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Farm Today’s Social Community

Extend your reach through social media.

OVERLAND PARK, Kan. (Nov. 4, 2015) — In a room full of people attending the Farming Your Social Community Angus University workshop, only a few hands raised when Michele Payn-Knoper asked, “Who is on social media?”

Why?

“Because farmers and ranchers are modest, independent and stubborn. You’d rather deal with your animals or your land than all this people crap, right?” she told her audience at the National Angus Convention & Trade Show in Overland Park, Kan., Wednesday, Nov. 4.

Payn-Knoper raises Holstein cows and is known as a leading farm and food advocate.

She then asked her audience who, if anyone, was upset or may have even grumbled about Subway® Restaurants’ recent announcement that it would only serve protein from animals that had never received antibiotics.

This time, almost every hand shot up.

“Did you complain four months ago, or did you talk to people four weeks ago about why you use antibiotics?” Payn-Knoper posed. “You don’t have permission to gripe and whine and moan when foodservice companies, and others, make decisions based upon what pressures they’re getting from activists groups, if you’re not talking about issues proactively.

“I have found, through personal experience, that social media is the singular best way to talk to people proactively about hormones, antibiotics, food safety, animal care and all the other crazy issues they care about because it allows us to share our human personal story,” she stated.

Payn-Knoper defines social media as mass influence. She said thanks to social media, she has been able to extend her reach by at least 1,000-fold. She noted social media as a tool to expand people’s reach, whether that reach is to sell cattle or tell beef’s and agriculture’s story.

She listed Facebook, YouTube, Google+, Instagram and Twitter as some of the top social media sites for connecting with consumers.

For those interested in learning in detail about each social media channel, she referred them to her website www.causematters.com where visitors can search “ag and social media.” This is basically an owner’s manual or a “how to” tutorial on social media, she asserted.

Again, why social media? According to her own research since January 2009, the Humane Society of the United States (HSUS) has seen a 550-fold increase on Twitter. Greenpeace has experienced an 850-fold increase on Facebook. People for the Ethical Treatment of Animals (PETA) has shown a 200-fold increase on Facebook.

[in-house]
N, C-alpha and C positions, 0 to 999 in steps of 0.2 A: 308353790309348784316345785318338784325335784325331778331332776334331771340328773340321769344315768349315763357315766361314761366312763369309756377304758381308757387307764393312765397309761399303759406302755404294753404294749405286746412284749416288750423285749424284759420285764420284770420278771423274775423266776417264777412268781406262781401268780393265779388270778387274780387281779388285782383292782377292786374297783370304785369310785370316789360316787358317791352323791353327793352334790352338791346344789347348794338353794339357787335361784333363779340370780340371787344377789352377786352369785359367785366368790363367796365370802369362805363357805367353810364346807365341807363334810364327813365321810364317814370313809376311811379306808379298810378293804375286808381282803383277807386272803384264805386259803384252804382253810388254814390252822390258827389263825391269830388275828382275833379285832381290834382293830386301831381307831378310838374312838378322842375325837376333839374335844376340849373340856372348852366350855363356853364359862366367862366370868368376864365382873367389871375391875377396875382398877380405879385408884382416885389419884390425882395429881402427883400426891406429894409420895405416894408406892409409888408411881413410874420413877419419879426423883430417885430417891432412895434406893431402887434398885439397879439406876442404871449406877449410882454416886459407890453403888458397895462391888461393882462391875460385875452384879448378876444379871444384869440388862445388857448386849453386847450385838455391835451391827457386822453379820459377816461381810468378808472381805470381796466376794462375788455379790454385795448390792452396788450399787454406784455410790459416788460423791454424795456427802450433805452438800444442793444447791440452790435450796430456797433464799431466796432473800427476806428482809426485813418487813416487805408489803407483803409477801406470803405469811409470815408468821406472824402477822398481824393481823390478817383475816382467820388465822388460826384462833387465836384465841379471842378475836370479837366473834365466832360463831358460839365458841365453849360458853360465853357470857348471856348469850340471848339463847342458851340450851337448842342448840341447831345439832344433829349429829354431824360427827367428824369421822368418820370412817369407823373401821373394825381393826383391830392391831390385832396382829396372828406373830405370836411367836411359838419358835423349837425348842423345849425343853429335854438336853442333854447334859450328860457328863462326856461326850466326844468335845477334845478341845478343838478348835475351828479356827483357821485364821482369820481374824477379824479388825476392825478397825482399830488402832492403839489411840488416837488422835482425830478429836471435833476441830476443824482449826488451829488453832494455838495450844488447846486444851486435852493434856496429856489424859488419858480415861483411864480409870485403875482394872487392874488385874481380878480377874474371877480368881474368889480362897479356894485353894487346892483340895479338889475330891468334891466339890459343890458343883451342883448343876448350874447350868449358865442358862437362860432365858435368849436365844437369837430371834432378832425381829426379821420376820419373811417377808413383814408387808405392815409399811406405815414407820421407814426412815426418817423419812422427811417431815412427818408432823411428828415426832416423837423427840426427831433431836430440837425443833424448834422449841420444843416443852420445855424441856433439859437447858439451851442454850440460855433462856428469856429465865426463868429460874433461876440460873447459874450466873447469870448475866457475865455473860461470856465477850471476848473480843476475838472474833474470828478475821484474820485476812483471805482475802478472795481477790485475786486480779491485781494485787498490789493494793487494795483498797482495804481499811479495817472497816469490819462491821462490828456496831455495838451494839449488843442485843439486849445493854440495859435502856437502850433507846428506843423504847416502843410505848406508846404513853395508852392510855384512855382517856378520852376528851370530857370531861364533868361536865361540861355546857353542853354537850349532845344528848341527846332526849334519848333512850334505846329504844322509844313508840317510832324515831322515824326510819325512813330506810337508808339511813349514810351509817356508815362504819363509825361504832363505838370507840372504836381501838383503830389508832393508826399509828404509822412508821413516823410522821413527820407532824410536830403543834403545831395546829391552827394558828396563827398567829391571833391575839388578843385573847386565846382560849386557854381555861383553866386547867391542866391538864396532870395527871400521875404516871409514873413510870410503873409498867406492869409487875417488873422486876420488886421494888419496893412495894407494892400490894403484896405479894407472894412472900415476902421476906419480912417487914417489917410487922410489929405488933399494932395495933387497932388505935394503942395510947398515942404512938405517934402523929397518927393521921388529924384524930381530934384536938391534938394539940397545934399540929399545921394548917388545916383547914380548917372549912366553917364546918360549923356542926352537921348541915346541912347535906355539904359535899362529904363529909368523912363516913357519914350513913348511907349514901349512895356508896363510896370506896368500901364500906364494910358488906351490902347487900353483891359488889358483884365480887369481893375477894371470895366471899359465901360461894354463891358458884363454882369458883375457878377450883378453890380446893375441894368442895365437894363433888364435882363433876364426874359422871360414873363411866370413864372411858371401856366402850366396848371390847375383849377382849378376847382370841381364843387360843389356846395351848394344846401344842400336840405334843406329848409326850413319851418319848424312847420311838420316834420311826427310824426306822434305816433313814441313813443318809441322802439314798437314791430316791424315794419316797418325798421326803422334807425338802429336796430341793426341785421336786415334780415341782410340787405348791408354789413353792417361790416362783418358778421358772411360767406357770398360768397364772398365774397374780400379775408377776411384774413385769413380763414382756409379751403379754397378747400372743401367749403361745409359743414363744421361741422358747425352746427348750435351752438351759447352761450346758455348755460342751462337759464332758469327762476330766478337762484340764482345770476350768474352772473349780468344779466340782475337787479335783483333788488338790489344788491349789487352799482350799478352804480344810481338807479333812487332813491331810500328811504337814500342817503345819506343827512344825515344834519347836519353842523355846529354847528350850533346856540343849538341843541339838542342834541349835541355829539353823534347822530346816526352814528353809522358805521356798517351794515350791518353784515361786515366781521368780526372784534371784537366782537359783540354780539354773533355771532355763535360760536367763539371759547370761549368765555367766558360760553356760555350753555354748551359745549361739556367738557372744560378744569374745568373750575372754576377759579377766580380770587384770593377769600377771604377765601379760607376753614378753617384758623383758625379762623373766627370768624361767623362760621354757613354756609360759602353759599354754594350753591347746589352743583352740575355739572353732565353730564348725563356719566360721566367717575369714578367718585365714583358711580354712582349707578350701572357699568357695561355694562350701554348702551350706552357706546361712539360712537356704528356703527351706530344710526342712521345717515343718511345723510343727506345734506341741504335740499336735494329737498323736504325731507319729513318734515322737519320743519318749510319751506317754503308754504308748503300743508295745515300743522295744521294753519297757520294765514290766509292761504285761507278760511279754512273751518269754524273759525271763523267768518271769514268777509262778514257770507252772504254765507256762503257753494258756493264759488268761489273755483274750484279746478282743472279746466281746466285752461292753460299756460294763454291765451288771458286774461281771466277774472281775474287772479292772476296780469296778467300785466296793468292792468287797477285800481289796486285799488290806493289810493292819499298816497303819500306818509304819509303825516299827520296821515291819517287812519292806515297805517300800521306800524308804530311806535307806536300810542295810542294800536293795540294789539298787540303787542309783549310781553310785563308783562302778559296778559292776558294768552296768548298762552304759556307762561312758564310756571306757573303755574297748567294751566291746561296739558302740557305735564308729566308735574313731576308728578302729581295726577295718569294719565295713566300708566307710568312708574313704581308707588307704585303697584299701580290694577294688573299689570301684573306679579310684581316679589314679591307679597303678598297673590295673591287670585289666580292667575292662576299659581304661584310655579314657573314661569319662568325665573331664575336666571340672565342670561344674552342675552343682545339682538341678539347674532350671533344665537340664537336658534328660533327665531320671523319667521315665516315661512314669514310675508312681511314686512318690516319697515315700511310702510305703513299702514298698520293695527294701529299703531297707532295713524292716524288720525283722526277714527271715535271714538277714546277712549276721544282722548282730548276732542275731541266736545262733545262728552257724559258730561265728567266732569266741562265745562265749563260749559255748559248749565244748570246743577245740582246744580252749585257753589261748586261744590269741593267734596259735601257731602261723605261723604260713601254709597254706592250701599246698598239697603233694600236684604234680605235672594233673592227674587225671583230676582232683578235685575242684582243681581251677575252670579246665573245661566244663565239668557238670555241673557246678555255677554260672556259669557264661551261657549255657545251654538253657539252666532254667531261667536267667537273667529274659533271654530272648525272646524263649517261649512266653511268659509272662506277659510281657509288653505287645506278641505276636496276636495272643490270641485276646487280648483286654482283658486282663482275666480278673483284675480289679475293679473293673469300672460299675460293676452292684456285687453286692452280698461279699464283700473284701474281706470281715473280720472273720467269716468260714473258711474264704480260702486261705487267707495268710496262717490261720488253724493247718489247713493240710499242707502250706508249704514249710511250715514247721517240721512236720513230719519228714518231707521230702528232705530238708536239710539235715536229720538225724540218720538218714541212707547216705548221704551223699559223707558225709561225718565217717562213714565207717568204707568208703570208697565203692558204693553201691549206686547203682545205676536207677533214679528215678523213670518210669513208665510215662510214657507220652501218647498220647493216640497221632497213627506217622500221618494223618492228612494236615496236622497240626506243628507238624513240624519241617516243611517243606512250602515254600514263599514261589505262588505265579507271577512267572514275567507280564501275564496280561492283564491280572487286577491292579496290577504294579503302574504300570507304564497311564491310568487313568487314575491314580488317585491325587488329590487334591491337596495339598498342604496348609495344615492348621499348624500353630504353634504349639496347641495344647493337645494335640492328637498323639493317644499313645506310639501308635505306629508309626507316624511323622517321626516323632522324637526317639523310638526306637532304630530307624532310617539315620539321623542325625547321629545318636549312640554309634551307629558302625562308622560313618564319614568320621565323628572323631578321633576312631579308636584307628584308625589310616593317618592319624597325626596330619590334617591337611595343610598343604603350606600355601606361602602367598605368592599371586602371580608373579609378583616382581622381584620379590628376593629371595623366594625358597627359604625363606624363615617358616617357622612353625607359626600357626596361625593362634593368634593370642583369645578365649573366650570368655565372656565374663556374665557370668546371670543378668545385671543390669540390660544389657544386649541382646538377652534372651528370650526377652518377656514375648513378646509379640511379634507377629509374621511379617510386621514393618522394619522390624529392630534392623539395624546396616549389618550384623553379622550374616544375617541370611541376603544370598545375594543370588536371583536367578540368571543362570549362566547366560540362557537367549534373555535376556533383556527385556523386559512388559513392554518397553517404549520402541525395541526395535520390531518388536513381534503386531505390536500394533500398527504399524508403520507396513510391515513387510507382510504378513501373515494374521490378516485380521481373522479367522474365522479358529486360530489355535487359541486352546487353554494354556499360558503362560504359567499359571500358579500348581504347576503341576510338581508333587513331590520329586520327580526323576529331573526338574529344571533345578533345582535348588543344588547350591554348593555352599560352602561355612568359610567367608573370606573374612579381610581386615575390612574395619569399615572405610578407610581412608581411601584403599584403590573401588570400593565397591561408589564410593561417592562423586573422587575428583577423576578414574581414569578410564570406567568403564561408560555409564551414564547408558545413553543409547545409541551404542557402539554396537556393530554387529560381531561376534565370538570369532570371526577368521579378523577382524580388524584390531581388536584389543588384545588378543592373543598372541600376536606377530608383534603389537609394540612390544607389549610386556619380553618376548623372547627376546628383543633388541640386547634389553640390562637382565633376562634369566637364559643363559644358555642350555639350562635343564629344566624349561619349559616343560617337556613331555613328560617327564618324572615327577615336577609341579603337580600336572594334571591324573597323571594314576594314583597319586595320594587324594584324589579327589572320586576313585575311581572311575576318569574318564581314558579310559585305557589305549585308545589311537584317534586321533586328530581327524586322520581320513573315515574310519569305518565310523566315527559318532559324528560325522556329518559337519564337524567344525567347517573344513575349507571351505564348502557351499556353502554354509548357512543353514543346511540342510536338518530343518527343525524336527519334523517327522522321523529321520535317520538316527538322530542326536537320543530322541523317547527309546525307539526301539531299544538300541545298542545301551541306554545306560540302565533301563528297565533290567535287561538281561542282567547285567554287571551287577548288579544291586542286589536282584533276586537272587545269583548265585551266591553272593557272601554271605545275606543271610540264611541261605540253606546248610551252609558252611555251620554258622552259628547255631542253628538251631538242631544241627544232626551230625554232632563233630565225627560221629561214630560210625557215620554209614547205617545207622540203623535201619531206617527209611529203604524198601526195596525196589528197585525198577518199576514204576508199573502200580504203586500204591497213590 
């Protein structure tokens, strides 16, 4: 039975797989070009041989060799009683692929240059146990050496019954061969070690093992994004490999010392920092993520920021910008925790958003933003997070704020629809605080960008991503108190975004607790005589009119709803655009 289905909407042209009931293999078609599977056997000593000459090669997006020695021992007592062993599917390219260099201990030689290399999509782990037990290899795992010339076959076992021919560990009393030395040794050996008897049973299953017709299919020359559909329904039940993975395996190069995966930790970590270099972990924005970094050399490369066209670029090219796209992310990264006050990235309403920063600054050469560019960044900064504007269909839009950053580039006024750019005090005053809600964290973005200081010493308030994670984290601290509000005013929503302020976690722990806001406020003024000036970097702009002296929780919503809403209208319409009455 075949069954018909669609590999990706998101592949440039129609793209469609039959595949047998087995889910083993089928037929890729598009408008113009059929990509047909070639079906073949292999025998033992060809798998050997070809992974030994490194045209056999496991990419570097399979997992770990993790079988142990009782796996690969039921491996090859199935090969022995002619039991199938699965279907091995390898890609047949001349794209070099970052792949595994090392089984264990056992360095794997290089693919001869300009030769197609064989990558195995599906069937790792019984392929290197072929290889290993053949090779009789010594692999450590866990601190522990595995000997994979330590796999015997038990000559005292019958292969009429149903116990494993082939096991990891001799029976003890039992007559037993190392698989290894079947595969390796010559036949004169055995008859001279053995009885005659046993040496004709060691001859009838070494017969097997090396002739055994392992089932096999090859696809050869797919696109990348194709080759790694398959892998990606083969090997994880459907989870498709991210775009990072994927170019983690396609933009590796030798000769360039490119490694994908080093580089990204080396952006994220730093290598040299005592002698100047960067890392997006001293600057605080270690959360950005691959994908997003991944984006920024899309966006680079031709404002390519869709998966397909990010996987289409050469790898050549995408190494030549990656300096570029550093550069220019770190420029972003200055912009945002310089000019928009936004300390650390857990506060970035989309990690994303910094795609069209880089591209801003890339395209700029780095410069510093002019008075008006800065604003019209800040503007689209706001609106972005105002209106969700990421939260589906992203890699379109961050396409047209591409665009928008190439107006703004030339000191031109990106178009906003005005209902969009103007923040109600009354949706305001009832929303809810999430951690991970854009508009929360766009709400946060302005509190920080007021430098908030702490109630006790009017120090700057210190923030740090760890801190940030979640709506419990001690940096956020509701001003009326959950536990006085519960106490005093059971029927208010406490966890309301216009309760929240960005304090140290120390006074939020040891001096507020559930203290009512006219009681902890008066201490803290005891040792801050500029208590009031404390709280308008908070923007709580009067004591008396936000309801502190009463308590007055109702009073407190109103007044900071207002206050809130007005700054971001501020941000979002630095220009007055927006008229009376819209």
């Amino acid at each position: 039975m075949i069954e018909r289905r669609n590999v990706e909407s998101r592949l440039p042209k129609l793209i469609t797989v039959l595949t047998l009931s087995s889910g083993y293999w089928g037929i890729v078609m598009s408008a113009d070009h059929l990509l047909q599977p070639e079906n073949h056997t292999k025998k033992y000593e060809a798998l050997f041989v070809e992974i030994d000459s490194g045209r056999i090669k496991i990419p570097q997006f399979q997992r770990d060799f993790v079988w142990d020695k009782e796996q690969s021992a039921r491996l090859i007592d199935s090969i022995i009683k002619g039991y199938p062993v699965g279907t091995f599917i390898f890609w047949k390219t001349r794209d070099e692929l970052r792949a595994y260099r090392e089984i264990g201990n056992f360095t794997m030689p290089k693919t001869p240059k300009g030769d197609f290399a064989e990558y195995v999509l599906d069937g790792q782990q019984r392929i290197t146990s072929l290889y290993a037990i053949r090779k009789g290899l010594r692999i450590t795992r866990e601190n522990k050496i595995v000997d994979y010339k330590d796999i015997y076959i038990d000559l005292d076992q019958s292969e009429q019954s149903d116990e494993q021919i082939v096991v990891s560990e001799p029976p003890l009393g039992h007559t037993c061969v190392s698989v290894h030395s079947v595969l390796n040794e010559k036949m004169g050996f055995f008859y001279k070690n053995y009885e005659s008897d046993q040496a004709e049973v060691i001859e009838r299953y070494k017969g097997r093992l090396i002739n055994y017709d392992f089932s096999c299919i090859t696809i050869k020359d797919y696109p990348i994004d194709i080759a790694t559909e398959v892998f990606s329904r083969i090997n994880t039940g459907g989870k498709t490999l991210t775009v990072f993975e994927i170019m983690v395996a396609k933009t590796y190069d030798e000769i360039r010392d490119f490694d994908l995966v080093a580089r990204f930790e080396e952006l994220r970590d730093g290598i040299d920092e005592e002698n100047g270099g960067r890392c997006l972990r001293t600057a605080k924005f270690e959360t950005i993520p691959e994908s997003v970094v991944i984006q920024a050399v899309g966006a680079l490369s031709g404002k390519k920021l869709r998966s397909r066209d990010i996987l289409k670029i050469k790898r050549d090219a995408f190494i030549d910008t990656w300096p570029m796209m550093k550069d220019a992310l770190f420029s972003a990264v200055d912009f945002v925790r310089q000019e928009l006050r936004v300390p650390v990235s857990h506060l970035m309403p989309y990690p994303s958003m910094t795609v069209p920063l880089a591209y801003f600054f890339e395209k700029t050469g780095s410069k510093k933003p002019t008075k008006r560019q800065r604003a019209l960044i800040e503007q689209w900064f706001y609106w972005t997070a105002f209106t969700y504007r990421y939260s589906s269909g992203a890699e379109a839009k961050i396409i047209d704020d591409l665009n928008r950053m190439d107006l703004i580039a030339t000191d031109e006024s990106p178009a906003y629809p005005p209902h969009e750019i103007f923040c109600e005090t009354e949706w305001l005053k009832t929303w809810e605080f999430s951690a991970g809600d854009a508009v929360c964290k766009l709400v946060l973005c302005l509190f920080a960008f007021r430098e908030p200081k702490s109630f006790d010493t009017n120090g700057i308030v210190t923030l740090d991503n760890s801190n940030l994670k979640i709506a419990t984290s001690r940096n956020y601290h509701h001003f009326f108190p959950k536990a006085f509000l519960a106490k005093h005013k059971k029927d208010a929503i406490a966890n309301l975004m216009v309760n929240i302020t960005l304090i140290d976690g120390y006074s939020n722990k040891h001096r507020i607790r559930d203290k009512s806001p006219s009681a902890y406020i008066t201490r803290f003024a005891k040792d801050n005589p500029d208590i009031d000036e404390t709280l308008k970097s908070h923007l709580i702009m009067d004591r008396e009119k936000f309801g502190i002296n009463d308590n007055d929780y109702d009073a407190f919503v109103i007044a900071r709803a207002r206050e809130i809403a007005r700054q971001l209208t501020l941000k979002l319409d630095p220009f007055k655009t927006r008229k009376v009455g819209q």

“Ultimately, in 2015, for those of you that are perhaps a bit skeptical about the value of social media, it’s about protecting your right to farm and ranch as you see fit,” she claimed.

Payn-Knoper detailed the target audience, the 2015 consumer, as someone who believes in convenience, wants information immediately, is always connected, ignores ads and seeks authenticity.

Success with social media boils down to three steps: Know your purpose, build a community around that purpose and be a resource to your community, she listed.

Furthermore, she stated, social media is not a place to “educate” the consumer.

“How many of you would throw a person off your farm if they walked onto your farm and said, ‘I need to educate you on how to breed better cattle because you’re stupid.’ Yet, we in agriculture, in all of our glory, say, ‘Stupid consumer, let me educate you.’”

“Social media is about having a conversation. It’s about listening to somebody. It’s relating to them and then, and only then, once you have made a connection through their hearts, do you have the opportunity to educate them.”

With one last call to action, Payn-Knoper challenged her audience to participate in one social media channel for 15 minutes every day for three weeks.

“Social media is about having fun with other people. It’s about engaging in conversation and that’s not all serious business. It’s not all advocating. It’s not all hard-core issues management. … It is about being a human being first and foremost and connecting with others on a human basis,” she concluded.

Angus University was sponsored by Merck Animal Health.

Editor’s Note: This article was written under contract or by staff of the Angus Journal, which maintains the copyright. To request permission to reprint, please contact Shauna Hermel at 816-383-5270.